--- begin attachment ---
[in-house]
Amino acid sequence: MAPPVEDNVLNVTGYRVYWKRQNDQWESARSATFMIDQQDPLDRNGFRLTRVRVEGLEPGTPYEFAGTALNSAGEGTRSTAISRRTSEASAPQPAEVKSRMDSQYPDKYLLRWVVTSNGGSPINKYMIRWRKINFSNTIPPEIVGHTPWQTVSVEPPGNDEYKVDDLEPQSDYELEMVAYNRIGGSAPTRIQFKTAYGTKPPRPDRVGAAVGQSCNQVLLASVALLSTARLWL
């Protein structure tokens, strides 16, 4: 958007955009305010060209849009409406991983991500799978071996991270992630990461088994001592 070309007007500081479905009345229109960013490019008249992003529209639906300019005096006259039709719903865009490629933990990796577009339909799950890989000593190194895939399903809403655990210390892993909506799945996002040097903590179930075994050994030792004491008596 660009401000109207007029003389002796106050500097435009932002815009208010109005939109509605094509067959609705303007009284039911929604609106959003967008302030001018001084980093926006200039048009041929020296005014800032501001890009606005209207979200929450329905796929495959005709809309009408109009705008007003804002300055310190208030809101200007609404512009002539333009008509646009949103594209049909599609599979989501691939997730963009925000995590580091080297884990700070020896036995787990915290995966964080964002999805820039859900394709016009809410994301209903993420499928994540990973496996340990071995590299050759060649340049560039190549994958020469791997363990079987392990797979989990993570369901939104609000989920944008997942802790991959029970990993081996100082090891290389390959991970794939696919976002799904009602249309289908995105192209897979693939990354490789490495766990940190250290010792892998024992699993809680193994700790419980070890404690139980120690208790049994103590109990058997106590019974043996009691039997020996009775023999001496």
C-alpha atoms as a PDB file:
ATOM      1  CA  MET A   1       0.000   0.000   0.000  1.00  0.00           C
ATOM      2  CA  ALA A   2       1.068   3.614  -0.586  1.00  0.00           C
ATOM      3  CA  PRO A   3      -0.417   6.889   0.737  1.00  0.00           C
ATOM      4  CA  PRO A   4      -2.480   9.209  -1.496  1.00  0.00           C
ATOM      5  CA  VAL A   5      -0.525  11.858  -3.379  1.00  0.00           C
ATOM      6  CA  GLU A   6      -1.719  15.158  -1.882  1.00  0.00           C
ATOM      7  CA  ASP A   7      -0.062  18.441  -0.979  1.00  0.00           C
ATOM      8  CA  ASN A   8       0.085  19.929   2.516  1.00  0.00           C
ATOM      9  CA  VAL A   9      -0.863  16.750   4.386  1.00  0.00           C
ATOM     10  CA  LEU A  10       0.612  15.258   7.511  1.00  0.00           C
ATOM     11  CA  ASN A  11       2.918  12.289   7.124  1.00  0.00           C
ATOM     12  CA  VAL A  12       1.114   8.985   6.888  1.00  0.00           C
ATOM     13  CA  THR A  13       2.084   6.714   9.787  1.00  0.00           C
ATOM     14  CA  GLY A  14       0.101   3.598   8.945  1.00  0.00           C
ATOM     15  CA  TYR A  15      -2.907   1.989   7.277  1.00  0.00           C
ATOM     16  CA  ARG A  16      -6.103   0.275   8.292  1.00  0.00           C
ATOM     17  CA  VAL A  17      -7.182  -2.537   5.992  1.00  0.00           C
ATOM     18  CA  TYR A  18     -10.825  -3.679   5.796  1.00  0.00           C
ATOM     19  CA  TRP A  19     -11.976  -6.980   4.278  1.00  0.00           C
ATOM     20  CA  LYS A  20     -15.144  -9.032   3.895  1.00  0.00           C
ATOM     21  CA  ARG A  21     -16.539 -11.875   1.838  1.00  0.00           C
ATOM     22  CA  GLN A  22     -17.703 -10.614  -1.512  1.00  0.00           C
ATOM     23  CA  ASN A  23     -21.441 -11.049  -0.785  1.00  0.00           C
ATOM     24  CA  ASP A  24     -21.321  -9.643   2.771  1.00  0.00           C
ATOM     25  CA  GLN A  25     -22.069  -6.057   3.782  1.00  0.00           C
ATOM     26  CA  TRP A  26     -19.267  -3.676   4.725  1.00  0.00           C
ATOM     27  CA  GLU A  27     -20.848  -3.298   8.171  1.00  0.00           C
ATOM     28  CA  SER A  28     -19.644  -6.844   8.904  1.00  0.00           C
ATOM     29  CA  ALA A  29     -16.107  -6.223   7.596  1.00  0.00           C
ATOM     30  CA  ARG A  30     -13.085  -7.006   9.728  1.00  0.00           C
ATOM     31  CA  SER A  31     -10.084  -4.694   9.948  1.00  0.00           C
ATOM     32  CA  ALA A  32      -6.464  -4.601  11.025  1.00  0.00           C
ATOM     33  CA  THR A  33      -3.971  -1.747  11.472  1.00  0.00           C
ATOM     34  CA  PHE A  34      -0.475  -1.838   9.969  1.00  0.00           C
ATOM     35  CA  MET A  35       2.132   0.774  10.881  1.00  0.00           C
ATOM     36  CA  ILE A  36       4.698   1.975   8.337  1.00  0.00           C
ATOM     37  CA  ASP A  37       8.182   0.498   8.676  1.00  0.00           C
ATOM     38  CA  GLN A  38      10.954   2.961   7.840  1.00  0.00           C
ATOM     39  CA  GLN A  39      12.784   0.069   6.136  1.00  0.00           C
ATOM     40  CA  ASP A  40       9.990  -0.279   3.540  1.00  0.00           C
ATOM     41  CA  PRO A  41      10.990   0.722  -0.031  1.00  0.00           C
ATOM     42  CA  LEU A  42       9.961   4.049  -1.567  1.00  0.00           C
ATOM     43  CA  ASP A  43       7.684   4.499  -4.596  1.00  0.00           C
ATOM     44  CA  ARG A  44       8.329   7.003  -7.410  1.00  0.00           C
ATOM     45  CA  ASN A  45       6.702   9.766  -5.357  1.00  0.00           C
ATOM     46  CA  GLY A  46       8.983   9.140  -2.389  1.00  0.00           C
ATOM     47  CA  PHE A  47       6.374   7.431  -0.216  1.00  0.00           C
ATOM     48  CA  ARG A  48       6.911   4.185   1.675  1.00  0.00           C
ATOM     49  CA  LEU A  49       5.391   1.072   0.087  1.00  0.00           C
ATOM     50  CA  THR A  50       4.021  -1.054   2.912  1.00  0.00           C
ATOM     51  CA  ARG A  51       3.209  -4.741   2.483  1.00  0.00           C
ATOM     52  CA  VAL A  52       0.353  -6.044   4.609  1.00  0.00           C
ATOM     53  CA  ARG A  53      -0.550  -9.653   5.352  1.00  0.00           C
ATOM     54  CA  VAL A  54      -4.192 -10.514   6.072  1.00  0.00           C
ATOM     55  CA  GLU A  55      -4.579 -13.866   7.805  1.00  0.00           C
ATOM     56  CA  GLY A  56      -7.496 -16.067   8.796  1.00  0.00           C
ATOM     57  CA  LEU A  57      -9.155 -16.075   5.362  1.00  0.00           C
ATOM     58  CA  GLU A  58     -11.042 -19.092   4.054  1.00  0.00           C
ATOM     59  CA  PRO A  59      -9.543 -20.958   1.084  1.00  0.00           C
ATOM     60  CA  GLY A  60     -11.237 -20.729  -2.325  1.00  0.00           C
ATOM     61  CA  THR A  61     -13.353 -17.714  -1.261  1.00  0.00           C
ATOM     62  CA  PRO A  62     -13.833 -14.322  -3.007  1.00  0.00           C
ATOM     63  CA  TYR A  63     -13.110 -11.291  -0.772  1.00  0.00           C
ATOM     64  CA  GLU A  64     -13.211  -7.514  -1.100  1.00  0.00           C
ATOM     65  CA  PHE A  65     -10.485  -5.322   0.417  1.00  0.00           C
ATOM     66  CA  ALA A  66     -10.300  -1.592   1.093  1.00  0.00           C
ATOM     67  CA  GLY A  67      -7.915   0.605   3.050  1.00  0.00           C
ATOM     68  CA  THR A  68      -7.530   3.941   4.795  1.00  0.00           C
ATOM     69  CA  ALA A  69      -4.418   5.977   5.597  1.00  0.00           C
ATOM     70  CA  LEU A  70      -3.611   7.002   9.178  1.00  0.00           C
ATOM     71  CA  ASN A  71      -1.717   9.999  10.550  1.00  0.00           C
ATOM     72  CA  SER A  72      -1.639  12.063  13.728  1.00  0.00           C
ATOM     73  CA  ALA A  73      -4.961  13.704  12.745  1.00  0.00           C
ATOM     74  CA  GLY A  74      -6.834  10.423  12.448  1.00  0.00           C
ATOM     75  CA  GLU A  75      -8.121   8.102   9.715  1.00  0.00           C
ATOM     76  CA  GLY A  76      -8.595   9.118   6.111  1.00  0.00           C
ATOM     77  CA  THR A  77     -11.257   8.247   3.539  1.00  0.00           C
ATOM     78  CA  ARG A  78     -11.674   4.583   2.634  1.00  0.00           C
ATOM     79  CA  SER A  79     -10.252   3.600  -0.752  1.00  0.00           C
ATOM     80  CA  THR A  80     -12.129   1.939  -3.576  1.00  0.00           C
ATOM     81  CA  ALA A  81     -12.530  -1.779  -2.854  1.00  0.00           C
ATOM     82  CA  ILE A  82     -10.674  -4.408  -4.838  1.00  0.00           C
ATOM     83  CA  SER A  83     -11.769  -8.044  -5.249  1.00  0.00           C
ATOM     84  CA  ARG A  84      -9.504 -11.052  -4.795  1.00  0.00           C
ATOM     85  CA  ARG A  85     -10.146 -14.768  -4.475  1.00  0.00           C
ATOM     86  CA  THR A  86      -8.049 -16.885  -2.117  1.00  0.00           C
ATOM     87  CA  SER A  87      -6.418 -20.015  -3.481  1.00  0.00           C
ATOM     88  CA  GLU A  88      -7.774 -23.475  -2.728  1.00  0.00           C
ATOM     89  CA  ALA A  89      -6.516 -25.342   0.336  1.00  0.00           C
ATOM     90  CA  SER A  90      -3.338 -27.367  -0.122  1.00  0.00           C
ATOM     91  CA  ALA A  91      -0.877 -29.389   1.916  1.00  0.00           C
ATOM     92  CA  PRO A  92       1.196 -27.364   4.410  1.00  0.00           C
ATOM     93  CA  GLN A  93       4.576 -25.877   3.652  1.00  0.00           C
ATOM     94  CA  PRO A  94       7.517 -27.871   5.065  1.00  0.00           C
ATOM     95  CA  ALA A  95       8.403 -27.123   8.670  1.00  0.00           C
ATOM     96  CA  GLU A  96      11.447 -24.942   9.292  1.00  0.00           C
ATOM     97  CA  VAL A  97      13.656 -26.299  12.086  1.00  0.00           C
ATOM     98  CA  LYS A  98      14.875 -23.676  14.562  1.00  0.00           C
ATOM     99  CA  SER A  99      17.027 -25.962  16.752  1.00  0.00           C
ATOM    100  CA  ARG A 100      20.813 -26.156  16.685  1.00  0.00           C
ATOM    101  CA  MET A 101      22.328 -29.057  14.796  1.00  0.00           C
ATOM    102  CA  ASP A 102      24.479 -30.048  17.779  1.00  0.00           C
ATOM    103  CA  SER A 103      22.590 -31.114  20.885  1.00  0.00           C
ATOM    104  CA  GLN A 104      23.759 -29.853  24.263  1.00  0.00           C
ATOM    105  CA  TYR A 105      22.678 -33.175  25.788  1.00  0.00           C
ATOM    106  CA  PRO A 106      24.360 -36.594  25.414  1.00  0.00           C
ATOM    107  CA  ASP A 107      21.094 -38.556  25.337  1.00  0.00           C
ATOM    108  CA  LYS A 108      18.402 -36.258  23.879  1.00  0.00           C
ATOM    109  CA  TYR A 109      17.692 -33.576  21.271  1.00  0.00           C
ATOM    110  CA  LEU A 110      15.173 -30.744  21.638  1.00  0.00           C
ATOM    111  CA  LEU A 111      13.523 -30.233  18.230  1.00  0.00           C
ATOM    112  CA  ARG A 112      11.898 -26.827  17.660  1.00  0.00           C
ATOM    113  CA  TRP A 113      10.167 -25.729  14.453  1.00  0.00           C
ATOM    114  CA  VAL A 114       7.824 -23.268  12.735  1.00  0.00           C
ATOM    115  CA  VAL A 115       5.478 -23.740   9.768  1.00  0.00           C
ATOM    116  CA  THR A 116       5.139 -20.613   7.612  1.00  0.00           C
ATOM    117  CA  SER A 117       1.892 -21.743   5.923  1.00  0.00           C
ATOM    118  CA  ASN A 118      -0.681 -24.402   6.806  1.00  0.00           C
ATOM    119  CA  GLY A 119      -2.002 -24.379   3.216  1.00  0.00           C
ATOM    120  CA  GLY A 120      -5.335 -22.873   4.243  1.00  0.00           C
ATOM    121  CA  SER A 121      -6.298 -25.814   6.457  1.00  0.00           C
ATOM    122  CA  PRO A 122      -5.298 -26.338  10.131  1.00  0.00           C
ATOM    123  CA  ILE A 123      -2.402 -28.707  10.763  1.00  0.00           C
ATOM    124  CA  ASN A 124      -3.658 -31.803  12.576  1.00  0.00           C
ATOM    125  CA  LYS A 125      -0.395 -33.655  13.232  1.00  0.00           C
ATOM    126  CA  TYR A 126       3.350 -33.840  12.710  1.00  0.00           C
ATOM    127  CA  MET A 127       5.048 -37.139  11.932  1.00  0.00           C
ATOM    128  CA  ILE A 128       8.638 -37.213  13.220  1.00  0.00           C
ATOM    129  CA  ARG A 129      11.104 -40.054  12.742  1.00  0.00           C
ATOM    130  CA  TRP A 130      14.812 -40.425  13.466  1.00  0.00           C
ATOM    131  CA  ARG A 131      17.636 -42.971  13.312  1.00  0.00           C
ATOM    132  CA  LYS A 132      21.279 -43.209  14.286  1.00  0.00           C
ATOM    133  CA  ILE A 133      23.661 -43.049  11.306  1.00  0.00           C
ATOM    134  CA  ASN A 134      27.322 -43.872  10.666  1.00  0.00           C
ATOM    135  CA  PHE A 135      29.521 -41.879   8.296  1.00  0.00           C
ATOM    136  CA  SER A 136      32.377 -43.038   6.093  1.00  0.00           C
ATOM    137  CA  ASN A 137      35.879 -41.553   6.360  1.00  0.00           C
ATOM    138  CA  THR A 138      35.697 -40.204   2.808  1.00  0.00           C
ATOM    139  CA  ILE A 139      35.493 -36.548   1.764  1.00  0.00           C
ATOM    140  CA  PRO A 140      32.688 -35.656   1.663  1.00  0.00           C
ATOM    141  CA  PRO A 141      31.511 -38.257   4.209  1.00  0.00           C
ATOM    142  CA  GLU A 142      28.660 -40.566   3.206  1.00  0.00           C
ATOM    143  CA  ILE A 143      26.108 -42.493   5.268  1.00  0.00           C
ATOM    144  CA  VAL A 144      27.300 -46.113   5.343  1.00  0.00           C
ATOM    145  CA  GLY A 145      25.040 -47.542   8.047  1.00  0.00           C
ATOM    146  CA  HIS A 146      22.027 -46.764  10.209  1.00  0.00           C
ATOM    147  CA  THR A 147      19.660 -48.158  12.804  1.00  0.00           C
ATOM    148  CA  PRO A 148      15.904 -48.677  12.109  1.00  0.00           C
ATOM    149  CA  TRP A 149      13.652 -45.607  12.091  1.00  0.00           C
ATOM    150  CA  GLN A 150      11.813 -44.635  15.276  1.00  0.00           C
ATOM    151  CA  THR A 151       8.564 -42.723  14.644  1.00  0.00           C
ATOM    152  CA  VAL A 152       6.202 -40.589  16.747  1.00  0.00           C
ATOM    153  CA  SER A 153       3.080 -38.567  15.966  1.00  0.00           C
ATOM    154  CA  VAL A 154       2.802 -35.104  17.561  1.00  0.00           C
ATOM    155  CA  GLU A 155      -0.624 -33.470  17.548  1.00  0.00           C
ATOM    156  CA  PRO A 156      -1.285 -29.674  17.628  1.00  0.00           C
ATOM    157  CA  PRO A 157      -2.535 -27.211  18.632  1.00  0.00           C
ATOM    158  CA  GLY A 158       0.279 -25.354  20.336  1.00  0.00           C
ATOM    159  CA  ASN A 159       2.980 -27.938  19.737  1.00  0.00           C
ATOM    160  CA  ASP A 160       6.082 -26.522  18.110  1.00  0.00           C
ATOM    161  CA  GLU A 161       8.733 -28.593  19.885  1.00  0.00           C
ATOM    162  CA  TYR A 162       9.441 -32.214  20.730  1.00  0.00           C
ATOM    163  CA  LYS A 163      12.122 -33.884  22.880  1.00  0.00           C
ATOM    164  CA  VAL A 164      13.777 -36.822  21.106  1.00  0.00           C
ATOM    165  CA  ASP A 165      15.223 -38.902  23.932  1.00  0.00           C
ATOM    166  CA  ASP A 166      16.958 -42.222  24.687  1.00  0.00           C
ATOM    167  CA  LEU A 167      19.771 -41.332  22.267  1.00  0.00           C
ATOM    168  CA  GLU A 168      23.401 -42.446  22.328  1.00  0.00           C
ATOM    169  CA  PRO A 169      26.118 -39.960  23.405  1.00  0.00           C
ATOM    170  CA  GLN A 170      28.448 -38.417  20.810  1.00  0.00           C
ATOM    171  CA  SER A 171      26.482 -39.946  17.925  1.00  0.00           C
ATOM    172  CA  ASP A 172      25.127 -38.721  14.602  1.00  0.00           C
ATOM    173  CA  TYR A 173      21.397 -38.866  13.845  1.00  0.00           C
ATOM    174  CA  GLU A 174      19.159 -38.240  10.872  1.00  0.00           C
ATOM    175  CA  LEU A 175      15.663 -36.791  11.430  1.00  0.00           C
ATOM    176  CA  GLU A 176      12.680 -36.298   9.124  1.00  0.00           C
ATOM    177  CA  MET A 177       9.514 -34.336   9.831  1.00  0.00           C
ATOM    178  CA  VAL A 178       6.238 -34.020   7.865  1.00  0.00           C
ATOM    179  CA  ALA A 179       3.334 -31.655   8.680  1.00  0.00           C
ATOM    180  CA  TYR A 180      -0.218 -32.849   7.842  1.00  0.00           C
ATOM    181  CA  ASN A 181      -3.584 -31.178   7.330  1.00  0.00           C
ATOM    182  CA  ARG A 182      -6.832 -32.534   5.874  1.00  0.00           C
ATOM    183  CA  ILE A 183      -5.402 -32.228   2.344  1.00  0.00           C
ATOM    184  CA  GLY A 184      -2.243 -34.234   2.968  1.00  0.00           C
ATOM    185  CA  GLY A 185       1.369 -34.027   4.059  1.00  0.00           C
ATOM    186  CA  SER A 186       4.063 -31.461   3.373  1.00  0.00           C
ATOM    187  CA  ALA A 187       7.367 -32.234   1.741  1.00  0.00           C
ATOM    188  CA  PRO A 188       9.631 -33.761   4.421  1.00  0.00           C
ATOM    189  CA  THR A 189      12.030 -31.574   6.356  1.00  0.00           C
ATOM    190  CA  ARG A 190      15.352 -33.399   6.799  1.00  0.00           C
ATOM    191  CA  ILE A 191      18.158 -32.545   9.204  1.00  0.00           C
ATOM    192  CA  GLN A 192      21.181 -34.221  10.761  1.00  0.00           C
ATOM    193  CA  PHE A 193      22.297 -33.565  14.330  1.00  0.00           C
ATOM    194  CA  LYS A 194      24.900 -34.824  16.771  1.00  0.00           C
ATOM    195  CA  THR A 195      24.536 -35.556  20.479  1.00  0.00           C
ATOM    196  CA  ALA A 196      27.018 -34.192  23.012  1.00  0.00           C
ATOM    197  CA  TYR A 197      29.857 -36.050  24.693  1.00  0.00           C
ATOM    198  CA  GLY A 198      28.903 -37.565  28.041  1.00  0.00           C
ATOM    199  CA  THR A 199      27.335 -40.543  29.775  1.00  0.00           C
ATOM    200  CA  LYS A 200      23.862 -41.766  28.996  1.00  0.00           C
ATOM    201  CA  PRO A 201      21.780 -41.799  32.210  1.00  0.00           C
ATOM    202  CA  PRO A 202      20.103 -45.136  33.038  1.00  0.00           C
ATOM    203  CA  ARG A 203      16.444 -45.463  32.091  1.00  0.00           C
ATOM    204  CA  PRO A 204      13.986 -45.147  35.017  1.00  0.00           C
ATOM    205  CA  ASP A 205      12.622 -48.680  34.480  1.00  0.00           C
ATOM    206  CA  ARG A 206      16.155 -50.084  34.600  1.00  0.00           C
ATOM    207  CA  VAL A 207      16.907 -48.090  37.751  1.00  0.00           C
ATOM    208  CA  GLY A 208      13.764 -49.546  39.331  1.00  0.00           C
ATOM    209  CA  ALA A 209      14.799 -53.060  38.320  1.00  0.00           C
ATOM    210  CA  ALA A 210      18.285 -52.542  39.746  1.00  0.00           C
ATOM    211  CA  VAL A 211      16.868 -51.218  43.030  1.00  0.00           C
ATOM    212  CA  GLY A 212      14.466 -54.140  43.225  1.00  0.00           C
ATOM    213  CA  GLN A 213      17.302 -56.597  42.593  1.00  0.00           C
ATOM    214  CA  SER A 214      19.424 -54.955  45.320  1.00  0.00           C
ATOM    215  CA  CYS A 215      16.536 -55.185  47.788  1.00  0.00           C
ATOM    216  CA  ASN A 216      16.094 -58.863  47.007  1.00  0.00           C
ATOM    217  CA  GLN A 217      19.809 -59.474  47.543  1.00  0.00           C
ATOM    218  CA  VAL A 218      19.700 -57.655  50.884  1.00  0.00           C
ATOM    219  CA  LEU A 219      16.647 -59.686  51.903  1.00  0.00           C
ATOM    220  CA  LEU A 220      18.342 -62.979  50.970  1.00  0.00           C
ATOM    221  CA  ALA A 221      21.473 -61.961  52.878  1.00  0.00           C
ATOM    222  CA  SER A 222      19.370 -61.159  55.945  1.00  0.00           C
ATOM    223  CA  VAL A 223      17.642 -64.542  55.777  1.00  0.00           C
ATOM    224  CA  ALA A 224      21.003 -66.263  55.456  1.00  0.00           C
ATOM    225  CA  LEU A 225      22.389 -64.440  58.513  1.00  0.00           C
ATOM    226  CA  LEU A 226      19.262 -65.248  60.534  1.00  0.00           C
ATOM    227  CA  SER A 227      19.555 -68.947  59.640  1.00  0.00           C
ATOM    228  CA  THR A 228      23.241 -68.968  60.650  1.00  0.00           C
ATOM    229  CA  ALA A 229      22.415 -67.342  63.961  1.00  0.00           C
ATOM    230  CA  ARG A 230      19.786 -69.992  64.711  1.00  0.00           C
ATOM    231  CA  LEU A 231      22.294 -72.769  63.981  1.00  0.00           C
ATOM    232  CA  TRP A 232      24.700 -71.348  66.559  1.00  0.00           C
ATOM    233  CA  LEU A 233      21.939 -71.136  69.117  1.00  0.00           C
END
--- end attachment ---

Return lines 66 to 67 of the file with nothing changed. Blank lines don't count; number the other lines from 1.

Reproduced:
ATOM     62  CA  PRO A  62     -13.833 -14.322  -3.007  1.00  0.00           C
ATOM     63  CA  TYR A  63     -13.110 -11.291  -0.772  1.00  0.00           C